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See page 86: In Sanskrit, “ignorance”; the root cause of suffering (duḥkha) and one of the key terms in Buddhism. Ignorance occurs in many contexts in Buddhist doctrine. For example, ignorance is the first link in the twelvefold chain of dependent origination (pratītyasamutpāda) that sustains the cycle of birth and death (saṃsāra); it is the condition that creates the predispositions (saṃskāra) that lead to rebirth and thus inevitably to old age and death. Ignorance is also listed as one of the root afflictions (S. mūlakleśa) and the ten “fetters” (saṃyojana) that keep beings bound to samsāra. Avidyā is closely synonymous with “delusion” (moha), one of the three unwholesome roots (akuśalamūla). When they are distinguished, moha may be more of a generic foolishness and benightedness, whereas avidyā is instead an obstinate misunderstanding about the nature of the person and the world.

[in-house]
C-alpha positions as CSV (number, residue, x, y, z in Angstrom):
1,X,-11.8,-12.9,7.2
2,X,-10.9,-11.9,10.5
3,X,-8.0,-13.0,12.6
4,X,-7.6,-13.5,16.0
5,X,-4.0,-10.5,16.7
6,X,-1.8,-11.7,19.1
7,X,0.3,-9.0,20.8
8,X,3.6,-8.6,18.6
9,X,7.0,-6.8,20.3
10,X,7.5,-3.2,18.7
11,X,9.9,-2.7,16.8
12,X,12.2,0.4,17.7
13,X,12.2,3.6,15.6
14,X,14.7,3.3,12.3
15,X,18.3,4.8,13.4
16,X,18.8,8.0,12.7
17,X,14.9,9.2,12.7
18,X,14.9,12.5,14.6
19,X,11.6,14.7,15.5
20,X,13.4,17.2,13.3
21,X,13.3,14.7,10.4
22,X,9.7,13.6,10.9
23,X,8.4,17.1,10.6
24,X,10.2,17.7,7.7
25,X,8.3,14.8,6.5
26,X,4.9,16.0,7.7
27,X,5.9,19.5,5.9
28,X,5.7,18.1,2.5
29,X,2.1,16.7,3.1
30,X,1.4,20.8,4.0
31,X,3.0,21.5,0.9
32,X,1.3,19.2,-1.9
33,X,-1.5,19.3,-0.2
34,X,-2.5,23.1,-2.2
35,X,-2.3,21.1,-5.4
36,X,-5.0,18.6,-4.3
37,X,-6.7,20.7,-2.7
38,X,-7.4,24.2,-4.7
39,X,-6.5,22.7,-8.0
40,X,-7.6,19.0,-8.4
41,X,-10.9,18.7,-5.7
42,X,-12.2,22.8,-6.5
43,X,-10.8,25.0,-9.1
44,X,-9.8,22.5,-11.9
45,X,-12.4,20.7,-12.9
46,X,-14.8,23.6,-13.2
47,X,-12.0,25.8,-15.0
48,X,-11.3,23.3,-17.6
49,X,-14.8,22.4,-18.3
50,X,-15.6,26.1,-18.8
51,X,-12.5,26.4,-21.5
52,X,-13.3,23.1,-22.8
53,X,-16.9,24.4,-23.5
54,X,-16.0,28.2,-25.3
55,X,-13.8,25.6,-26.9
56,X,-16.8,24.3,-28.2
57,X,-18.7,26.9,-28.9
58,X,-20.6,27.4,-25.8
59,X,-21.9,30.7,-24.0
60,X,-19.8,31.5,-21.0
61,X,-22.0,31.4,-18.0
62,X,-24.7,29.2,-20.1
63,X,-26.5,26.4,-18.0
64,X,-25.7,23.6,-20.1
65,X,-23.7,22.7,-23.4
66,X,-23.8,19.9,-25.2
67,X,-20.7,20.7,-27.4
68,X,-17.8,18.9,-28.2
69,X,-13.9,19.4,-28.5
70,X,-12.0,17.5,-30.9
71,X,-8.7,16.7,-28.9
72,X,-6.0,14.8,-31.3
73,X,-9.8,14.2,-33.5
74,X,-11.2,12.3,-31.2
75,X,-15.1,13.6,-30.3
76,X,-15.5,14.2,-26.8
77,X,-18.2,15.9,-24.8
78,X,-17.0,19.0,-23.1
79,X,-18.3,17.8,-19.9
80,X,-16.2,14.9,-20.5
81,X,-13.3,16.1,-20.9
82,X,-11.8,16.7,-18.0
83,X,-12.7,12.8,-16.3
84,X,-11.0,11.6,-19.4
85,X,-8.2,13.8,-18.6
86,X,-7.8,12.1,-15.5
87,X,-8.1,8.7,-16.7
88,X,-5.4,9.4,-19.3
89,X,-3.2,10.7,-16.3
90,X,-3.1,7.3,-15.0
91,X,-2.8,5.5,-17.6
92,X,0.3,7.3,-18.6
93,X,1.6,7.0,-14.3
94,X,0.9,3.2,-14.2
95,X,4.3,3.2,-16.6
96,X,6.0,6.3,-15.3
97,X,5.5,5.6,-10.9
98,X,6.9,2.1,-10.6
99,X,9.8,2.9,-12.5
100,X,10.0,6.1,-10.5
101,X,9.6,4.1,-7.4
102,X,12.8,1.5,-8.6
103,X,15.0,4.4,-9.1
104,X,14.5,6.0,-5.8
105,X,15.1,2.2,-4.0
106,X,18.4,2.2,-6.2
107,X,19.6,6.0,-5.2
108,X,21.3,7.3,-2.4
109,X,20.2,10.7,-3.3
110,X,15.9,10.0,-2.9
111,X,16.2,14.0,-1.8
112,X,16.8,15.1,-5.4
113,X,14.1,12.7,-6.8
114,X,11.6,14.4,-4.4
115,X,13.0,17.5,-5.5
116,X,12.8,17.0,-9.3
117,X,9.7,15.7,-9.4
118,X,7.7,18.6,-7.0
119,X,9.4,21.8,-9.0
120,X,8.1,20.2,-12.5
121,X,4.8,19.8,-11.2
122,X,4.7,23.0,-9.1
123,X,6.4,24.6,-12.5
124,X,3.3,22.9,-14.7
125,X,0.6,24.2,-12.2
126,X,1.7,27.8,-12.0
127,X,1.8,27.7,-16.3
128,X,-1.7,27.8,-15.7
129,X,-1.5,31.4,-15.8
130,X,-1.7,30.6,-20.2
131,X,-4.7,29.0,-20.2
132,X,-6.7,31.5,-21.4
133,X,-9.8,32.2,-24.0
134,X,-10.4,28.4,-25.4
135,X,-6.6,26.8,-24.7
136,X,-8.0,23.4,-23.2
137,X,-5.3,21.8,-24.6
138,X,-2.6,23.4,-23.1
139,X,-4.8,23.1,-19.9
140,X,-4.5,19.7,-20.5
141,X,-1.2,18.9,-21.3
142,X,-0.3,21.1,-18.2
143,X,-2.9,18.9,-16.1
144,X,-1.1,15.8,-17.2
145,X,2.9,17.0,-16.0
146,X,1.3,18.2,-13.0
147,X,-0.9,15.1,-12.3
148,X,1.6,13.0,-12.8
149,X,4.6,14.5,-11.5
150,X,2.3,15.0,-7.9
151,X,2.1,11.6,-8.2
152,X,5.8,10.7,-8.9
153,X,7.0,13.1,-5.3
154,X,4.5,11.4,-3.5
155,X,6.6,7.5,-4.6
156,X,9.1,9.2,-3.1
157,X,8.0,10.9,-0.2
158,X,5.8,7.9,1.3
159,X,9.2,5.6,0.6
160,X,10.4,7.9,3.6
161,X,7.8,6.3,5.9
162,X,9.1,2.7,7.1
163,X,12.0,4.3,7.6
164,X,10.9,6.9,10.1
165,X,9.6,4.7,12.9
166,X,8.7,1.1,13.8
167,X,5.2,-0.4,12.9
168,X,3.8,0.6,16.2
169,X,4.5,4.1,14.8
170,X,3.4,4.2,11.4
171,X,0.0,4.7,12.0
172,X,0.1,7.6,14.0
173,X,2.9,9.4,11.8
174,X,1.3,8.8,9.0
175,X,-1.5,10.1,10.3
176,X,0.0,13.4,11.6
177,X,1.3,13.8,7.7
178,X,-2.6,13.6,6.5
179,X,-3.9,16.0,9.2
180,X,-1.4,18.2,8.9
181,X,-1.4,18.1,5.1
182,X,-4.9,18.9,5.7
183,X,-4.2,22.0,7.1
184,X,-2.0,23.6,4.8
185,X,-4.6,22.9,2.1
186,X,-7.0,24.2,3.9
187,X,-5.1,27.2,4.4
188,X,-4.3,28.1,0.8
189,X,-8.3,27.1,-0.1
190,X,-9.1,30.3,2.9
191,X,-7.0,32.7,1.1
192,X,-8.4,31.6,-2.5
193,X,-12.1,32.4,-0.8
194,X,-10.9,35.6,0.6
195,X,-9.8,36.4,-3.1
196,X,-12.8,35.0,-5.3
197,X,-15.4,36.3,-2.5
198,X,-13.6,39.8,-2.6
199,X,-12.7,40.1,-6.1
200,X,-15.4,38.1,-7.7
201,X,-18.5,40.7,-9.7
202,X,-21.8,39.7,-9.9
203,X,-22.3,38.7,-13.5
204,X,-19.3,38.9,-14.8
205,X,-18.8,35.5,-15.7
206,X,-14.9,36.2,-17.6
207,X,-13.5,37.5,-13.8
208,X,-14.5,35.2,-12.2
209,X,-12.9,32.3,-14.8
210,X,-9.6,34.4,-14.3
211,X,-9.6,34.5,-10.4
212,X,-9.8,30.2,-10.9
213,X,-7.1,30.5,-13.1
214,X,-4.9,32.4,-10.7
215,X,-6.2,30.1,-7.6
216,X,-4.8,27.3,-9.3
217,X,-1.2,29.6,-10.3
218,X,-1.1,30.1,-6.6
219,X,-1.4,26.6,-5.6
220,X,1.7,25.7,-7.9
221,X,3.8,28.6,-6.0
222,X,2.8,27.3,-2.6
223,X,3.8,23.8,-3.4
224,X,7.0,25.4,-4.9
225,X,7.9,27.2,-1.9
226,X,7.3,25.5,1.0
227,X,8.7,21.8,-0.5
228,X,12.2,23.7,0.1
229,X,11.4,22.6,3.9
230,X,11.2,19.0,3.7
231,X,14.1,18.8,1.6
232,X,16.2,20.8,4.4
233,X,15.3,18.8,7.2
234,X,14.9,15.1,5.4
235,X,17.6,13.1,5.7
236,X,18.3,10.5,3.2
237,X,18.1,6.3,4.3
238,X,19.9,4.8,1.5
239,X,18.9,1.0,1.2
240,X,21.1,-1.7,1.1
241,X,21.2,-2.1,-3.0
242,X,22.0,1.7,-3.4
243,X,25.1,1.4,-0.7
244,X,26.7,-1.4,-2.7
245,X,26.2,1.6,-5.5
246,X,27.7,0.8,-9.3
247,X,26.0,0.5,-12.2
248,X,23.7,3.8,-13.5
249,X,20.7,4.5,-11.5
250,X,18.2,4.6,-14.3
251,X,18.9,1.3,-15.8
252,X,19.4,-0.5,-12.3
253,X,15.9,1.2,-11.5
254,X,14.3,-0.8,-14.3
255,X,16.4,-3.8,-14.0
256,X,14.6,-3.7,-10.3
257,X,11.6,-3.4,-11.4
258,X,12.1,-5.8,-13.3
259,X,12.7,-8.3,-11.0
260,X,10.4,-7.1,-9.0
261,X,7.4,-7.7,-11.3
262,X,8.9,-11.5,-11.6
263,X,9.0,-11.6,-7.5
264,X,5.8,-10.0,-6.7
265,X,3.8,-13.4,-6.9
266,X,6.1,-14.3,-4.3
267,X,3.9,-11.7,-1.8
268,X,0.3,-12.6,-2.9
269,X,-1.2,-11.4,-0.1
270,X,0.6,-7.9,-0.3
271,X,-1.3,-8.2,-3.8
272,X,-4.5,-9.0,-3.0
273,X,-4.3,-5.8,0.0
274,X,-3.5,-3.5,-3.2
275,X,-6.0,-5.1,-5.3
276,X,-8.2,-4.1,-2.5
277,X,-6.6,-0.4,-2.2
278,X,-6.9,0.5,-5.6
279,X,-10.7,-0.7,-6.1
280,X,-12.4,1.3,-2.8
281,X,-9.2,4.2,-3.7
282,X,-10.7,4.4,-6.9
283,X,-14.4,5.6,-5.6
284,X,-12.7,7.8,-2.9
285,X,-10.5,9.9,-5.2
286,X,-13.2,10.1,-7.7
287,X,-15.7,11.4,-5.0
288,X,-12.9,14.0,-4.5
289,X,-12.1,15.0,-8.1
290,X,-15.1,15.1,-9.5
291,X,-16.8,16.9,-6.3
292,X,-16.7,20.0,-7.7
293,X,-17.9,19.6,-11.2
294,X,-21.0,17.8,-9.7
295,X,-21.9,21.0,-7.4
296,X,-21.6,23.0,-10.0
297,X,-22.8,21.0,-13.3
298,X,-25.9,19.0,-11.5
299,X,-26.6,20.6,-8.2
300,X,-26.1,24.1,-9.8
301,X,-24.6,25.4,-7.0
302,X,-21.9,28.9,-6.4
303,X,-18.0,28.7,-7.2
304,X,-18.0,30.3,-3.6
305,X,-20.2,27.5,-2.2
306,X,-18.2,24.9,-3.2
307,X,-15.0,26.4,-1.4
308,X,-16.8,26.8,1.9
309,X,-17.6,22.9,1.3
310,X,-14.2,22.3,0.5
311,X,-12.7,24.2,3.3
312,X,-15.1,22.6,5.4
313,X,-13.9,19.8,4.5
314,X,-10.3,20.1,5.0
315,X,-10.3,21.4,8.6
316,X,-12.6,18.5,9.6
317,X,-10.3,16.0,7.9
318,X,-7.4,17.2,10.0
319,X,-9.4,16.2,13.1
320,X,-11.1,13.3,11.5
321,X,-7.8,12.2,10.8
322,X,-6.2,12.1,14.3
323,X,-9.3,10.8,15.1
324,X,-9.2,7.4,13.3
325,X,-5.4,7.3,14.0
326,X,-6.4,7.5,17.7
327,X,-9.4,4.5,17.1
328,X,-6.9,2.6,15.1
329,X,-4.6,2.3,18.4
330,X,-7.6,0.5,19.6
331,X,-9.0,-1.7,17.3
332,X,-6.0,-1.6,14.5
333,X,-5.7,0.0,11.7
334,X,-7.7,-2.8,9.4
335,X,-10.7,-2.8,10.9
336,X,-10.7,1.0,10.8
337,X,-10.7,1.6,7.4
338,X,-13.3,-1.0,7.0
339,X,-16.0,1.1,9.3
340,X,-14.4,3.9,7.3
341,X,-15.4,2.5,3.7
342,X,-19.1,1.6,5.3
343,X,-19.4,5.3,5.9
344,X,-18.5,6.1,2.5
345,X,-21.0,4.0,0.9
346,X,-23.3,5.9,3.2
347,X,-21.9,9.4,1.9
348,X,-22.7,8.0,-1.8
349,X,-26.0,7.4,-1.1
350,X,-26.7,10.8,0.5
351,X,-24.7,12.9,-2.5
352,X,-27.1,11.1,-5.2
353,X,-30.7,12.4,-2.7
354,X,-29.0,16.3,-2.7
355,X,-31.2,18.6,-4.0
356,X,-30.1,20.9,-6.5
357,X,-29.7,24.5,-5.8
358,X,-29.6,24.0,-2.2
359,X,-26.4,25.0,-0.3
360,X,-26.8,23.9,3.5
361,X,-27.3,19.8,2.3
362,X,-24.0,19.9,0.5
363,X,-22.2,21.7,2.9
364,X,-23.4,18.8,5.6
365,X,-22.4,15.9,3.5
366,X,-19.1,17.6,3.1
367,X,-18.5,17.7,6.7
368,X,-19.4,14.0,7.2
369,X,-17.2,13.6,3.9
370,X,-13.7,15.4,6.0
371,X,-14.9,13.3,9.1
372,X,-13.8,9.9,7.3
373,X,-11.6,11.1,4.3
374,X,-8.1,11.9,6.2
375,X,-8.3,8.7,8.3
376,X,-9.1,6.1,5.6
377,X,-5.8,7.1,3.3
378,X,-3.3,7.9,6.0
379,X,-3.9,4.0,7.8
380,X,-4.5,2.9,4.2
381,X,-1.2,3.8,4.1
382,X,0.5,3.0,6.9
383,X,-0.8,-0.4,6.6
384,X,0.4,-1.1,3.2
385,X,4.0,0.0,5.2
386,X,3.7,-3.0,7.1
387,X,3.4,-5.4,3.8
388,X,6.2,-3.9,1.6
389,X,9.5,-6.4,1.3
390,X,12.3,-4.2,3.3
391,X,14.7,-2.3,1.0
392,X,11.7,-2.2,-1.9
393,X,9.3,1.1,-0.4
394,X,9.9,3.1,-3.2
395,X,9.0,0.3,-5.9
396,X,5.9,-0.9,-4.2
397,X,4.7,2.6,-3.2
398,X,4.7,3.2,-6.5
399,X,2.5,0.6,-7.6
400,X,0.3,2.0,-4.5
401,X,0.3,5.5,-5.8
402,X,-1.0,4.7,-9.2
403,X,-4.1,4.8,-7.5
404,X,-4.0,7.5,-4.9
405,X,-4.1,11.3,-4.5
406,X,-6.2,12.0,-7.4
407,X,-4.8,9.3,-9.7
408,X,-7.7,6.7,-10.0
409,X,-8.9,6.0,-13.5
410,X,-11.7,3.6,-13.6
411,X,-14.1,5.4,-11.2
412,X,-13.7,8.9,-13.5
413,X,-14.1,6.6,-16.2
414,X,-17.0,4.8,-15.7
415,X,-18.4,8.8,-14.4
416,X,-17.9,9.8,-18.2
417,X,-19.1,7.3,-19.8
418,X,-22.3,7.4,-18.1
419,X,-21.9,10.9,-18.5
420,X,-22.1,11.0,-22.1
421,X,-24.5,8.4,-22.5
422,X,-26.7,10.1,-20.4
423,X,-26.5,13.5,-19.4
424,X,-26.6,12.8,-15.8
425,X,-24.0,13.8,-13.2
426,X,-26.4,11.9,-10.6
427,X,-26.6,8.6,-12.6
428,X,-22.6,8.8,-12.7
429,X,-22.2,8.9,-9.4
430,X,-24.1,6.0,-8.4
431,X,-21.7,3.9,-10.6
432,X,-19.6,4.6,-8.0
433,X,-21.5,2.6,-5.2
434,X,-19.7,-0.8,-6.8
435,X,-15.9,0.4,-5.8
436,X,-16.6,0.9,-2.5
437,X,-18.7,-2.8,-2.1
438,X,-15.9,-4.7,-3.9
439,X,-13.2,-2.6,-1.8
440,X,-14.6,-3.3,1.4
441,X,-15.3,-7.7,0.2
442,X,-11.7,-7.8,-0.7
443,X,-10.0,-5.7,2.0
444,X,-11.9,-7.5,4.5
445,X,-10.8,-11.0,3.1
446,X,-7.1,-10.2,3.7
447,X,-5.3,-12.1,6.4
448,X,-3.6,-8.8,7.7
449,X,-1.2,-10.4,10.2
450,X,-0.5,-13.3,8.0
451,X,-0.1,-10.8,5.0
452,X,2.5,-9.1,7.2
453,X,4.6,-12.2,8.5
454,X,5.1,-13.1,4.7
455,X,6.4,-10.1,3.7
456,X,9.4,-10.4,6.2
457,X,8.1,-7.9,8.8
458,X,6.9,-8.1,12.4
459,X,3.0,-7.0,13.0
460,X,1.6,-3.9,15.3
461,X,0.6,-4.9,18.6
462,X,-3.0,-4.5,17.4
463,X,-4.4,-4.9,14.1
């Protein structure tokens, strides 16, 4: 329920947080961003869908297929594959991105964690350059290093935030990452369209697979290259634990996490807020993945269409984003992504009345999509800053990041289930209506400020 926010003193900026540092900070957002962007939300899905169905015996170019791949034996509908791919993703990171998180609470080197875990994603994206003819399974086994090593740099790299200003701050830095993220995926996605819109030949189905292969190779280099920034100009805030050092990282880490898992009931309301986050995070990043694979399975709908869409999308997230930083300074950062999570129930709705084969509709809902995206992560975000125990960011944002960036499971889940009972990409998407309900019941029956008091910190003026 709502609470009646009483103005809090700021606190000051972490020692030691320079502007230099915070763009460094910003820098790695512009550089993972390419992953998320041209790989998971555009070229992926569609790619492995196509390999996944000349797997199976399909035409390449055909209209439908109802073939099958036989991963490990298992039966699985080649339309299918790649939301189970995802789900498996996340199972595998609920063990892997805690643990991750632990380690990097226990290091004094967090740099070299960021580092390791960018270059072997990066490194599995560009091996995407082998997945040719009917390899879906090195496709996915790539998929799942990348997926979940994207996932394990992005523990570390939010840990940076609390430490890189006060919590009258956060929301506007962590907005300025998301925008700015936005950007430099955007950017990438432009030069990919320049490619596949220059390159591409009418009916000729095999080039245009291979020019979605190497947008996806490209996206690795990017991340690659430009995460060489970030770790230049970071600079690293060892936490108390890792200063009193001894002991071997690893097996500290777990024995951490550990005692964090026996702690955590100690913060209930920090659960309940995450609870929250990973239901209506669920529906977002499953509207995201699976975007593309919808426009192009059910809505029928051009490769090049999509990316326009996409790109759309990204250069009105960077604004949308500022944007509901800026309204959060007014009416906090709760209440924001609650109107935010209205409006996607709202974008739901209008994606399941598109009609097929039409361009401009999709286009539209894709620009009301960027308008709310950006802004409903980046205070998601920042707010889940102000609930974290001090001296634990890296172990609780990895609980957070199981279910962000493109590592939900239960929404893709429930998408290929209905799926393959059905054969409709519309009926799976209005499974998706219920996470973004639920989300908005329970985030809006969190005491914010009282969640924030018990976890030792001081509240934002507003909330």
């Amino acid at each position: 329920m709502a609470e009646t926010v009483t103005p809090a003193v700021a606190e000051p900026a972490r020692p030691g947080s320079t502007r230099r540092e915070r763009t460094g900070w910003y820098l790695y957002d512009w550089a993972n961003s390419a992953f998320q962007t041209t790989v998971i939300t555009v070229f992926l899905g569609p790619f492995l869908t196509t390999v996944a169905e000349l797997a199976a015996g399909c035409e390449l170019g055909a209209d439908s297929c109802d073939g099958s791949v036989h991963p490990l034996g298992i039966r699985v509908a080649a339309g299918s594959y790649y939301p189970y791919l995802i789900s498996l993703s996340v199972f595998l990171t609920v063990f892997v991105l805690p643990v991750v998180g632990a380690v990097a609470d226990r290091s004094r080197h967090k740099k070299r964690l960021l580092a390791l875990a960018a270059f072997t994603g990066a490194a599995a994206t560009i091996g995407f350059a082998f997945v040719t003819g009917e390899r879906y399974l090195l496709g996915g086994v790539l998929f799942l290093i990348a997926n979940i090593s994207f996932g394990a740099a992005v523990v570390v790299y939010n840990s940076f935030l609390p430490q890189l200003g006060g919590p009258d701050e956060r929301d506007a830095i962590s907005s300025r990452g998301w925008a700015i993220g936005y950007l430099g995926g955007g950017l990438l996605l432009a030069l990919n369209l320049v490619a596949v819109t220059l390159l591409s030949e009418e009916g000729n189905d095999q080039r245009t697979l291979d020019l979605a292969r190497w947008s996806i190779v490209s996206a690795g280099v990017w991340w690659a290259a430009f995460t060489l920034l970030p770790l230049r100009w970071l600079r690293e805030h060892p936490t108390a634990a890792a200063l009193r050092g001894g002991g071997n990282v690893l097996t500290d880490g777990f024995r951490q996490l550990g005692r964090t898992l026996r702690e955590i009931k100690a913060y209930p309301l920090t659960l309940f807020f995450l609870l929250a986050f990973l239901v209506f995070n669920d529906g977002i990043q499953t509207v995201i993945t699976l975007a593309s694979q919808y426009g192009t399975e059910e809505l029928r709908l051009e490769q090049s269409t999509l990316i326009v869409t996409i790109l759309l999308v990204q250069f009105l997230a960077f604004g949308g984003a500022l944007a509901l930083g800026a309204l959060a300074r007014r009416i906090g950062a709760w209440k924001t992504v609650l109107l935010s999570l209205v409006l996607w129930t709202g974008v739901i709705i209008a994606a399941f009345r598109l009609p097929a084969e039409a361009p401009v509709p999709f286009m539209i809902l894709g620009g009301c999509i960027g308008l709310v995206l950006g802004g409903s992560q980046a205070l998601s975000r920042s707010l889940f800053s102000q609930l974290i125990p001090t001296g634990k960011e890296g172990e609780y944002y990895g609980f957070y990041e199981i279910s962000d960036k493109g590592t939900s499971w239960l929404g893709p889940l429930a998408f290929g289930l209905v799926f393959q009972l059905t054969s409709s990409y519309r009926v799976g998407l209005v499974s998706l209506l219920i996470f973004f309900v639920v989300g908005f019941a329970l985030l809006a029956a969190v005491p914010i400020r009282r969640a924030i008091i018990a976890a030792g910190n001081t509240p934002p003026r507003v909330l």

See page ###: FIRST FEW MEANINGFUL SENTENCES...
Ignorance. Ignorance of good and evil deeds causes us to take rebirth in the three realms of samsara. Ignorance of the ultimate truth is the main cause of samsaric existence.
rtsa nyon drug gi nang gses/ rig pa shes rab kyi mi mthun phyogs rten khams gsum la yod pa'i las 'bras dang bden pa sogs kyi tshul ji lta ba mi shes par kun nyon skyed par byed pa'o/ ... ming gi rnam grangs la nga yir 'dzin dang/ ngar 'dzin/ dngos 'dzin/ bdag 'dzin/ mi shes bcas so/